Special thanks to Tatu for the photos and information.

    9 Comments

    1. Jim
      August 31, 2009 at 4:43 PM | Permalink

      is this safer than vodka?

    2. David Abbott
      September 1, 2009 at 4:43 AM | Permalink

      Sounds great – but where (in the UK) can we buy them? i cant seem to find anyone stocking them.

    3. Andrew
      September 1, 2009 at 9:04 AM | Permalink

      The real benefit of a solid carbon source is that if it works as well as vodka and other carbon sources this will revolutionize carbon “dosing” by taking the “dosing” out of the equation and making the process less onerous. You could probably set this up to run in a fluidized reactor and then set the feed pump up on a time to shut off for a minute each day so that when it restarts and fills it burps the media and releases the bacterial mulm.

    4. Greg Carroll
      September 1, 2009 at 9:45 AM | Permalink

      Seems logical. I hope to see it in the US soon. I know I would give it a try.

    5. Leonardo
      September 3, 2009 at 5:33 AM | Permalink

      This product is used in the Netherlands for quite some time now.
      Originally the carbon source media is used in freshwater tanks, but after tests from SW hobbyists they promote it for SW use now also.
      I will look for the product name. They are already available.

      Leonardo

    6. Kevi
      September 3, 2009 at 6:52 AM | Permalink

      Looks promising
      Can’t wait to see it here

    7. September 3, 2009 at 2:29 PM | Permalink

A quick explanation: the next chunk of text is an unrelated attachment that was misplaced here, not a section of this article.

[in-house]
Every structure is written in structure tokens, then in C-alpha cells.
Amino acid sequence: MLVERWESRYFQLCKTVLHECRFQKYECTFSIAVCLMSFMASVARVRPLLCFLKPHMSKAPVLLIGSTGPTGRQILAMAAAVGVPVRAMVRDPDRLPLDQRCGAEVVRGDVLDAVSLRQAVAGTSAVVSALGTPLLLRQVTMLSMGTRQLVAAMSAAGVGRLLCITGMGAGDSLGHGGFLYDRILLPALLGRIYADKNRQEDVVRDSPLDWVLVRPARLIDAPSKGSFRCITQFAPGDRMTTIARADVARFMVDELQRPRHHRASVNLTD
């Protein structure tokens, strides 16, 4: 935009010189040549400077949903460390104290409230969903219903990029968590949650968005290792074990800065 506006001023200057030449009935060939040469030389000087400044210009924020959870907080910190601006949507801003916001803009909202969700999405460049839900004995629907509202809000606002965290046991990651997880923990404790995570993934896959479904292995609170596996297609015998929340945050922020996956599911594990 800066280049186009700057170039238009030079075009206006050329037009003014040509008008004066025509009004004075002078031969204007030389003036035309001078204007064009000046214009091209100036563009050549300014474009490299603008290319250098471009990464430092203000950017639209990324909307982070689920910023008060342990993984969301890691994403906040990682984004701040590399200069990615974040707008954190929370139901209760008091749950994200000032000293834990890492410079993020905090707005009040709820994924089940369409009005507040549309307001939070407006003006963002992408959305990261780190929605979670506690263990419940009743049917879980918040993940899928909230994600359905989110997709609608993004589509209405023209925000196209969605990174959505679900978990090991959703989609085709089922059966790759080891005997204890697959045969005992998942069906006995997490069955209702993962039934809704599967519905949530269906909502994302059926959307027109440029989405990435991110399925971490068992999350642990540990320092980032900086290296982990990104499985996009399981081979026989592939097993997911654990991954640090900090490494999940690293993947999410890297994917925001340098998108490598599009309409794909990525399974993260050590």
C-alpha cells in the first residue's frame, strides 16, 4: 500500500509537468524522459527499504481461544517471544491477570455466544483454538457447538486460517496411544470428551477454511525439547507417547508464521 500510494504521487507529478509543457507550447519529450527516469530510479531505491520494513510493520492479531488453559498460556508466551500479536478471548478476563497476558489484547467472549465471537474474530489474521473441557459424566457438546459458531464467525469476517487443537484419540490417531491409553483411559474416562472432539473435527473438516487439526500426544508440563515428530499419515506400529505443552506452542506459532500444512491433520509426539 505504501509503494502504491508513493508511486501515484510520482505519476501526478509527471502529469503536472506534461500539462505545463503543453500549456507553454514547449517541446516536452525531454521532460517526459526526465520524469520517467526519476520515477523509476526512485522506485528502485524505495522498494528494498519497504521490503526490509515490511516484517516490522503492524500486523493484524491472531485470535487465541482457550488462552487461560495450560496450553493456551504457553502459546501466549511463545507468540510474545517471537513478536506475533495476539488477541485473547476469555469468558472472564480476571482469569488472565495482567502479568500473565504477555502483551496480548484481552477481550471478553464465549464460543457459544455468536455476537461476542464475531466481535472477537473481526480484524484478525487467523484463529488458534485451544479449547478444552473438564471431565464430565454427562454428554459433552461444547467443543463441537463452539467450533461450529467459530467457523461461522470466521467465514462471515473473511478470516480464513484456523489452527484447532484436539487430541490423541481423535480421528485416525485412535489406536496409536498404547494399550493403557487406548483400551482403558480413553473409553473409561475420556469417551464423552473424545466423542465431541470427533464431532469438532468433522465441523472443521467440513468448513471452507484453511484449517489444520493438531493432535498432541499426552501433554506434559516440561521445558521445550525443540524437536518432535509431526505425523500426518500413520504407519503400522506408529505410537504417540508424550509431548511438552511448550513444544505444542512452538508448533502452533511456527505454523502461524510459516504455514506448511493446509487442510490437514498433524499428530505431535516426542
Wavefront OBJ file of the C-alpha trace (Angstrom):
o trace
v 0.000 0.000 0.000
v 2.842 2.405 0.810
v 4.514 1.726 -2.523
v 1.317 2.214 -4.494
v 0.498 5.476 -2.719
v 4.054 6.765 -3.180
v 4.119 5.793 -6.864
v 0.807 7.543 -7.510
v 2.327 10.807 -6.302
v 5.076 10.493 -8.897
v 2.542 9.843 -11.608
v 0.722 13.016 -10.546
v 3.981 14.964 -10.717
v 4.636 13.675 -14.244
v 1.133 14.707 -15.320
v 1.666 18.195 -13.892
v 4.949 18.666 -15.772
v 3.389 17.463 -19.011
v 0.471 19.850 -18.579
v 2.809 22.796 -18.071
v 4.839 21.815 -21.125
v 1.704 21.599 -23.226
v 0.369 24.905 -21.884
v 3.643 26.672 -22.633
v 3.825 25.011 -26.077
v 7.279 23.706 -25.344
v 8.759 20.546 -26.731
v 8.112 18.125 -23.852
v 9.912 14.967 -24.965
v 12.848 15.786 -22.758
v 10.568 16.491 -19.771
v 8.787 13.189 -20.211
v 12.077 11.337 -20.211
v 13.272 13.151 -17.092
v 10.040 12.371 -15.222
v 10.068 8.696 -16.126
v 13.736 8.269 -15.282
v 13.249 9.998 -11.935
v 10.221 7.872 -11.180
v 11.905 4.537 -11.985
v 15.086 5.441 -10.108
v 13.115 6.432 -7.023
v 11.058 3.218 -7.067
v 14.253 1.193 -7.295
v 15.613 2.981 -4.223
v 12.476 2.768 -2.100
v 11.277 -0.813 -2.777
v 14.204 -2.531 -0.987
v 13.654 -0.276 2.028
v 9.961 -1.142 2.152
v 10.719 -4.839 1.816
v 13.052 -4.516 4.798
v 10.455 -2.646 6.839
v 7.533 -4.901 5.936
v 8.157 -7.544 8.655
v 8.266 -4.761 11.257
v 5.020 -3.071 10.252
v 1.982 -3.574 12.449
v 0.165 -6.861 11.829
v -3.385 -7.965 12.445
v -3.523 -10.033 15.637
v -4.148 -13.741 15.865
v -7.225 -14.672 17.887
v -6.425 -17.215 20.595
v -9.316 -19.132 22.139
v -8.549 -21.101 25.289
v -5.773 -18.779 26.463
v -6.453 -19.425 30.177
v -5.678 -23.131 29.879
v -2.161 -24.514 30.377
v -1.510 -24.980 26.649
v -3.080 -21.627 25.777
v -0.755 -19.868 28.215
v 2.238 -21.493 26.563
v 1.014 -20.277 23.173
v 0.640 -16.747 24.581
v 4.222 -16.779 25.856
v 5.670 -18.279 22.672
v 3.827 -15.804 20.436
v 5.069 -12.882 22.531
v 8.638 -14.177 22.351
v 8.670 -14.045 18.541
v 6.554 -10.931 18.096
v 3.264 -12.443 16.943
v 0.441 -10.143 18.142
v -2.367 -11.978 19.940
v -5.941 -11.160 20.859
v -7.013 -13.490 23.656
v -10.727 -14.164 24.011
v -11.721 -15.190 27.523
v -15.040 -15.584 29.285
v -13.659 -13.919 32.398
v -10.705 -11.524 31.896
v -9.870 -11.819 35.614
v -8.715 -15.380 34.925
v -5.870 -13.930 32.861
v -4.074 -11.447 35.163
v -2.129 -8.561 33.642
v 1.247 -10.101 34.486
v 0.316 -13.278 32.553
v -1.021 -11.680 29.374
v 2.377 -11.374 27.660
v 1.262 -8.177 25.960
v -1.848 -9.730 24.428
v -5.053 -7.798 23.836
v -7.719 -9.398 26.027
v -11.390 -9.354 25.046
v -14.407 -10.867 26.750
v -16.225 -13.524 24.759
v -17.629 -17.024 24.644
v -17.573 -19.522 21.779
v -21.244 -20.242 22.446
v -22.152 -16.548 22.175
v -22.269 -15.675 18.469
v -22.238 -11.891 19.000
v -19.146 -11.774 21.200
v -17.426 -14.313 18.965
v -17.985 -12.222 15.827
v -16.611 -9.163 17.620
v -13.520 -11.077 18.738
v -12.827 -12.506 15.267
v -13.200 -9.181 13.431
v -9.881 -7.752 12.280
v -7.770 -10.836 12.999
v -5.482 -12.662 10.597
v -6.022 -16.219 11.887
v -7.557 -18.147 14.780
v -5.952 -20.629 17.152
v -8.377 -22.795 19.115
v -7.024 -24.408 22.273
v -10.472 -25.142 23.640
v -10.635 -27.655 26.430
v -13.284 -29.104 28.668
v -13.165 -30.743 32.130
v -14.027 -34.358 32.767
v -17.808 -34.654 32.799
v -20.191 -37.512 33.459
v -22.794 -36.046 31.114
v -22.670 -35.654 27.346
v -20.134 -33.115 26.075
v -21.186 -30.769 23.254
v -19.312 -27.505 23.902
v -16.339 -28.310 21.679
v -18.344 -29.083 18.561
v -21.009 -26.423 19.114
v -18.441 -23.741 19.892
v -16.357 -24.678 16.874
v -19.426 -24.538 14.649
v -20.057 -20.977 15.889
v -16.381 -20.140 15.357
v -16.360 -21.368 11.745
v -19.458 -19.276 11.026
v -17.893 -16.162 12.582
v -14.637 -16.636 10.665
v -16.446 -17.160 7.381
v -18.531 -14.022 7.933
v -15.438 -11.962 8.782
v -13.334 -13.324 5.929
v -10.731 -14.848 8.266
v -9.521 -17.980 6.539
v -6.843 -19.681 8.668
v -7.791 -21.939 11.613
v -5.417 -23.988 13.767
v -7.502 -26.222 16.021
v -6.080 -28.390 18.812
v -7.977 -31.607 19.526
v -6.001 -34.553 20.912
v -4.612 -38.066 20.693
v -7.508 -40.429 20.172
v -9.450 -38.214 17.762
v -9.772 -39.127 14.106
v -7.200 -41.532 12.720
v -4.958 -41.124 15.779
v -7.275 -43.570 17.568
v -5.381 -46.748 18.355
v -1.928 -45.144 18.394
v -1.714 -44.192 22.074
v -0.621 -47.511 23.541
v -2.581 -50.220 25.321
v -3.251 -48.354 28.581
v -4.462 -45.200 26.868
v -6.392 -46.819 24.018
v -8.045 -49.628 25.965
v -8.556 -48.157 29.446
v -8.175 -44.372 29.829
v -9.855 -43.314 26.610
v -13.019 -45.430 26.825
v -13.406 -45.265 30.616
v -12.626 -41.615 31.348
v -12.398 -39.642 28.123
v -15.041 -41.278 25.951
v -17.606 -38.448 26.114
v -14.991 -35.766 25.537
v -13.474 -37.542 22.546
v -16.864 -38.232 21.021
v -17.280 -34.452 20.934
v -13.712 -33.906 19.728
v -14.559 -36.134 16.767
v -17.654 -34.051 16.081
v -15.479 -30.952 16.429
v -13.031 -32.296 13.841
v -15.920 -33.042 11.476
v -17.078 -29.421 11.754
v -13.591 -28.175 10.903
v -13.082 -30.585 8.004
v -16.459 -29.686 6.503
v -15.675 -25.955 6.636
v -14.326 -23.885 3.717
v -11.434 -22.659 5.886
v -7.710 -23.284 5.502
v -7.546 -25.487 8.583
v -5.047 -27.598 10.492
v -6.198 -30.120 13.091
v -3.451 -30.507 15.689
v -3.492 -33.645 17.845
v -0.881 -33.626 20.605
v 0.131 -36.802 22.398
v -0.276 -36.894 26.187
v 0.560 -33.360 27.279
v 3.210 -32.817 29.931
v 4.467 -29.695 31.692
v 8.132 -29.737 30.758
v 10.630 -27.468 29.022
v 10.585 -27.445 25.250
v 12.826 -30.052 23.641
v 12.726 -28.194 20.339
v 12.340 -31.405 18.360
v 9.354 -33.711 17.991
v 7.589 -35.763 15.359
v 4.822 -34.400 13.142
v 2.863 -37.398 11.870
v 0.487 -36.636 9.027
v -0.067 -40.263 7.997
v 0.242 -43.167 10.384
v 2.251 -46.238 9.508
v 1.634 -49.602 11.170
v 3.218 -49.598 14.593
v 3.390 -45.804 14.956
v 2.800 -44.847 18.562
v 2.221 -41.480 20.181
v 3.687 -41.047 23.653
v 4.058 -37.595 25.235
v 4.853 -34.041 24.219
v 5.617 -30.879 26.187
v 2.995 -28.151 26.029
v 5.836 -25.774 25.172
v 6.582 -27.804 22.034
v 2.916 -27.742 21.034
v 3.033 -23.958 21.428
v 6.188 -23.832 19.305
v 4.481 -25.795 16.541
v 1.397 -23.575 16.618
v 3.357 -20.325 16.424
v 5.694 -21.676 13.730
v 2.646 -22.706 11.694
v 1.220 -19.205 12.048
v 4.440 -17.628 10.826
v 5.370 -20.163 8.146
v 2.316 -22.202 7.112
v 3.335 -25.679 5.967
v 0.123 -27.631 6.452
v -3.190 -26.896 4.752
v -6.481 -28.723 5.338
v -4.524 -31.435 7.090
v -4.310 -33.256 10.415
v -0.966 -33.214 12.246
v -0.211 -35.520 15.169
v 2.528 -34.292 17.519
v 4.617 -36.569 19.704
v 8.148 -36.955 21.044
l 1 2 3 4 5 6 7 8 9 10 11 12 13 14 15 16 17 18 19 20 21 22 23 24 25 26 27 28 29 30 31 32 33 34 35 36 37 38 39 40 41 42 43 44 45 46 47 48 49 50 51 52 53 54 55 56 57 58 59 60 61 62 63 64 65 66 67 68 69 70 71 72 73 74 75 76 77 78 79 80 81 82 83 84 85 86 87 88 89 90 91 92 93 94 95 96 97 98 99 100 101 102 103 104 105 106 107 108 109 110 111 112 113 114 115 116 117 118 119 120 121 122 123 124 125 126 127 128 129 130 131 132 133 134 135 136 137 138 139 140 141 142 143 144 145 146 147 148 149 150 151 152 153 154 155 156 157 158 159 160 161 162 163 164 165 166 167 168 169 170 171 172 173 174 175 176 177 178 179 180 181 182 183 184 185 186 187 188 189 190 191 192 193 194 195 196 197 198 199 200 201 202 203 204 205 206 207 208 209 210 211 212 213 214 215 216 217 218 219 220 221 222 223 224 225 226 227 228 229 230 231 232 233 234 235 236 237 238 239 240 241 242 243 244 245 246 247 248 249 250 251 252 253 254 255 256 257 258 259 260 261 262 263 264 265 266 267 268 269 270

Leonardo: This product is not yet available in stores. Actually, the material used is a very recent innovation so I don’t think it is the same product.

      This one is called BioPellets from Reef Interests (http://www.reefinterests.com/content/view/18/36/)

    8. Leonardo
      September 4, 2009 at 6:52 AM | Permalink

      Tatu, do you know how it differs from the solid carbon source material that is already used in fresh and saltwater aquariums?

      Leonardo

    9. September 4, 2009 at 11:56 AM | Permalink

      Leonardo: No, I have no experience with other similar products. The only one I know of is Aqua Medic “Deniballs”.

    3 Trackbacks

    1. September 2, 2009 at 7:53 AM

      […] It would be nice to run this stuff in a reactor and just have to add more a few times a year. Solid Carbon Source Grows NO3 and PO4 Reducing Bacteria | glassbox-design.com __________________ Paul Pittsburgh Penguins – 2009 Stanley Cup Champs!!! "A liberal is a […]

    2. […] PCL will be incorporated by many aquarists going foward. It is relatively inexpensive and like NP BioPellets, does not require daily […]

    3. […] Reef has come out with a new specialized reactor for NP Biopellets, or similar biodegradable medias. The SMR1 NP holds 1 liter of np biopellets and a suggested flow […]

    Post a Comment

    Your email is never published nor shared. Required fields are marked *

    *
    *